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Unformatted text preview: Regulation of Glycolysis and Gluconeogenesis Jonathan Galazka 3‐6‐2009 Because glycolysis and gluconeogenesis are essentially the reverse of one another, their regulation must be coordinated. We covered a few ways that this happened. They are outlined below. Hexokinase – Page 52 in your reader. As the first enzyme in glycolysis, hexokinase is an important point of regulation. Humans have four isozymes of hexokinase. Hexokinase I and II – These reside in muscle cells and have a high affinity for glucose (Km = 0.1 mM). Blood glucose is normally at about 4 mM. Therefore hexokinase I and II are saturated and work at maximal rate. These isozymes are allosterically inhibited by their product, glucose 6‐phosphate. Hexokinase IV – This is the major hexokinase in the liver. Recall that the liver often acts to supply glucose to other tissues, or as a place of glucose storage. Hexokinase IV has a lower affinity for glucose (Km = 10 mM). Because blood glucose levels do not saturate hexokinase IV, its activity is sensitive to changes in blood glucose concentration. Hexokinase IV is not inhibited by its product, glucose 6‐phosphate and can therefore continue to operate when the liver is converting blood glucose into glycogen. A final way that hexokinase IV is regulated is through the binding of a regulatory protein. When this protein binds it ‘hides’ hexokinase in the nucleus thus inactivating it. Glucose inhibits this binding, releasing hexokinase. Alternatively, fructose 6‐ phosphate enhances this binding. The presence of high levels of fructose 6‐phosphate signals that the glycolysis pathway is ‘filling up’ with metabolites, and that no more should be let in. Phosphofructokinase1 and Fructose 1,6bisphosphatase – Page 55 in your reader. Recall that phosphofructokinase‐1 and fructose 1,6‐bisphosphatase catalyze the interconversion of fructose 6‐phosphate and fructose 1,6‐bisphosphate. Phosphofructokinase‐1 is a part of glycolysis, while fructose 1,6‐bisphosphatase is a part of gluconeogenesis. Once fructose 6‐phosphate has been converted to fructose 1,6‐bisphosphate it is ‘committed’ to glycolysis. Before this point there are alternative routes that can be taken. The pentose phosphate pathway is an example. PFK1 (Phosphofructokinase1) – (Page 58 in reader, lower right) PFK‐1 is activated by metabolites that signal a low‐energy state in the cell (ADP, AMP) and inhibited by metabolites that signal a high‐energy state in the cell (ATP, citrate). Thus, when more energy is requires, glycolysis is switched on. When energy is abundant, glycolysis is switched off. There is one more activator of PFK‐1, fructose 2,6‐bisphosphate that will be discussed below. FBPase (Fructose 1,6bisphosphatase) – (Page 58 in your reader, lower right) FBPase is inhibited by metabolites that signal a low‐energy state in the cell (AMP). Thus, when more energy is needed from glycolysis, gluconeogenesis is turned off. There is one more inhibitor of FBPase, fructose 2,6‐bisphosphate that will be discussed below. Fructose 2,6bisphosphate (Page 58 in reader)– First of all, do not confuse fructose 2,6‐bisphosphate with fructose 1,6‐bisphosphate. Fructose 2,6 bisphosphate is not a metabolite of the glycolytic pathway. I’ll refer to it as F26BP. The liver plays a key role in maintaining blood glucose levels. Therefore the processes of glycolysis and gluconeogenesis must be able to respond to signals sent by the body to the liver. These signals are in the form of two hormones. Insulin signals that blood glucose levels are high. Glucagon signals that blood glucose levels are low. When cells receive signals in the form of insulin or glucagon they respond by changing their intracellular F26BP concentration. Two enzymes control F26BP levels, phosphofructokinase‐2 (PFK‐2) and fructose 2,6‐bisphosphatase (FBPase‐2) (Page 59 in your reader, top panel). Again, do not confuse these with PFK‐1 and FBPase‐1, which are involved in glycolysis. PFK‐2 and FBPase are actually part of the same protein. Think of a protein that contains two active sites. Glucagon activates a kinase that phosphorylates the FBPase‐2/PFK‐2 protein (Page 59 in your reader, lower panel). This phosphorylation activates the FBPase‐2 active site, which takes F26BP to fructose 6‐phosphate. This lowers F26BP levels. Insulin activates a phosphatase that removes the same phosphate from the FBPase‐ 2/PFK‐2 protein. This activates the PFK‐2 active site, which takes fructose 6‐ phosphate to F26BP. This raises F26BP levels. Now we’ll see how F26BP affects glycolysis and gluconeogenesis. F26BP activates PFK‐1, allowing glycolysis to proceed. Conversely, F26BP inhibits FBPase‐1, depressing gluconeogenesis (Page 58 in reader, lower left) Pyruvate Kinase – Page 60 in your reader. Pyruvate kinase is the exit point of glycolysis. Again, there are different isozymes in different tissues. Metabolites signaling a highenergy state inhibit pyruvate kinase (ATP, acetyl‐COA, long‐chain fatty acids). Alanine also inhibits pyruvate kinase. This is because alanine can be produced from pyruvate. So when there is abundant alanine, and no more needs to be made, it makes sense to turn off the source of alanine. Accumulation of fructose 1,6‐bisphosphate means that metabolites are building up within the glycolytic pathway and need to be released. Thus F16BP acts as an activator of pyruvate kinase. The liver isozyme of pyruvate kinase is subject to further regulation by phosphorylation. Low blood sugar releases a hormone called glucagon. Glucagon indirectly activates a kinase that phosphorylates pyruvate kinase. This inactivates pyruvate kinase, lowering the rates of glycolysis in the liver when blood glucose is low. ...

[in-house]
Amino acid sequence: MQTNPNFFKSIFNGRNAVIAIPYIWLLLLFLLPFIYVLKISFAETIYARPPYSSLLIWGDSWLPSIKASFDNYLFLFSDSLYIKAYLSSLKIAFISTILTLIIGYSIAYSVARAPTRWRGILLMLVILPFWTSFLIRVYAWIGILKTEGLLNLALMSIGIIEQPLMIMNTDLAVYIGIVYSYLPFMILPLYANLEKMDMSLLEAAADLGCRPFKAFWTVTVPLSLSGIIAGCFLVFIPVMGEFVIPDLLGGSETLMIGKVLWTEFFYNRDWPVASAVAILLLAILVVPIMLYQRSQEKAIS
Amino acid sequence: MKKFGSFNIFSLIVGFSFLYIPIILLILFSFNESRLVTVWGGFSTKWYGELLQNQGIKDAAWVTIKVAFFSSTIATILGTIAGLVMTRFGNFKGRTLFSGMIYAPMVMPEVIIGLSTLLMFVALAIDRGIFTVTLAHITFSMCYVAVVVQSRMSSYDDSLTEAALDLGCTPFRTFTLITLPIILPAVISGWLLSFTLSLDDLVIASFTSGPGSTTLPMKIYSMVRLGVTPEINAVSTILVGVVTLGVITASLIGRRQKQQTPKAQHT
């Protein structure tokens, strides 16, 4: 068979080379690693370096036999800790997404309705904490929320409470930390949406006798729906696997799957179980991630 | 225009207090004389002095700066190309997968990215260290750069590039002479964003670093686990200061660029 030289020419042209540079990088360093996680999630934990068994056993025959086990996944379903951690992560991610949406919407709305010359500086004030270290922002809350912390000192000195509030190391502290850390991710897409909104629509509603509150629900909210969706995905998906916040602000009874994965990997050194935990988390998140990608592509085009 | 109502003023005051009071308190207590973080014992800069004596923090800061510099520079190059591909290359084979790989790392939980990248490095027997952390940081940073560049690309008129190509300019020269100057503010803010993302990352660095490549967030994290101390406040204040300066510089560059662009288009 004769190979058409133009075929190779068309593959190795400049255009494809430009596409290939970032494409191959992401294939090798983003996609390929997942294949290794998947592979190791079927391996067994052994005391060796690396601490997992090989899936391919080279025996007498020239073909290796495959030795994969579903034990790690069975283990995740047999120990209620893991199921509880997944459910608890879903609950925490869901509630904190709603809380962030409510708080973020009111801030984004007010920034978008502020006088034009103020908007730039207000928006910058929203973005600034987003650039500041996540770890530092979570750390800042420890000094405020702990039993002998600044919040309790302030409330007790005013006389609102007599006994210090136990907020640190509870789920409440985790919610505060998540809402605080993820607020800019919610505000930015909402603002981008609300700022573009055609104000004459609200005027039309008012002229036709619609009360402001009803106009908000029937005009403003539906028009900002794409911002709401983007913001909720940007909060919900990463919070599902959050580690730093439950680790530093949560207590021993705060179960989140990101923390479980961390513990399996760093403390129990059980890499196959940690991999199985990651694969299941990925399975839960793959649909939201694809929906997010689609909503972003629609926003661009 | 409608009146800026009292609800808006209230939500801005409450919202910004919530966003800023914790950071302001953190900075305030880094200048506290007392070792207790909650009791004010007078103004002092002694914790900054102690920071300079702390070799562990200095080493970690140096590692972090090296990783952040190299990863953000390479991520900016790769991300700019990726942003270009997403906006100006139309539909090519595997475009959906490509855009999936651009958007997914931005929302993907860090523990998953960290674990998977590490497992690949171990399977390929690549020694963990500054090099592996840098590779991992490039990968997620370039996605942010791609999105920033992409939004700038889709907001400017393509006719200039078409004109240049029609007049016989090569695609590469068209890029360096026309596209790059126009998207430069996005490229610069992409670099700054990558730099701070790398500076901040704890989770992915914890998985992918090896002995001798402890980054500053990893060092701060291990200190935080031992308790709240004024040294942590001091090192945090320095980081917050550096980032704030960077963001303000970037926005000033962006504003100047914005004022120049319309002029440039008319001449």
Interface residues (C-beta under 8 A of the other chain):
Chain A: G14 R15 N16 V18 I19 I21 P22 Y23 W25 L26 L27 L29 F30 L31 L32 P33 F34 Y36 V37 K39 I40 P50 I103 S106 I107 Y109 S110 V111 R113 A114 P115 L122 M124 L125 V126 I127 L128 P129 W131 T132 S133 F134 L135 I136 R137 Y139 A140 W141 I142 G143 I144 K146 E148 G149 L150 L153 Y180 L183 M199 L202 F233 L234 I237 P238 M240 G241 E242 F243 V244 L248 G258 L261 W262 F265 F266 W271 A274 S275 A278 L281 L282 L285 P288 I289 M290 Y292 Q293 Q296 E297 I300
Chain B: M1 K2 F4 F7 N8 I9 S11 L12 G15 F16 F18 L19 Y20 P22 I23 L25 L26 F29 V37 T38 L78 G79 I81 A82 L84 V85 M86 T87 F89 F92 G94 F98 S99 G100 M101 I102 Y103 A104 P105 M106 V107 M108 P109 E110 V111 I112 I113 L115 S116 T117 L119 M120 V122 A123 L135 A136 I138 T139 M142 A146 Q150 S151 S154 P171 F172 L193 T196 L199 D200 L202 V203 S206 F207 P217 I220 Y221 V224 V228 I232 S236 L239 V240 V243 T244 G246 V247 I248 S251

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This note was uploaded on 05/07/2009 for the course MCB 58168 taught by Professor Thorner during the Spring '09 term at Berkeley.
- Spring '09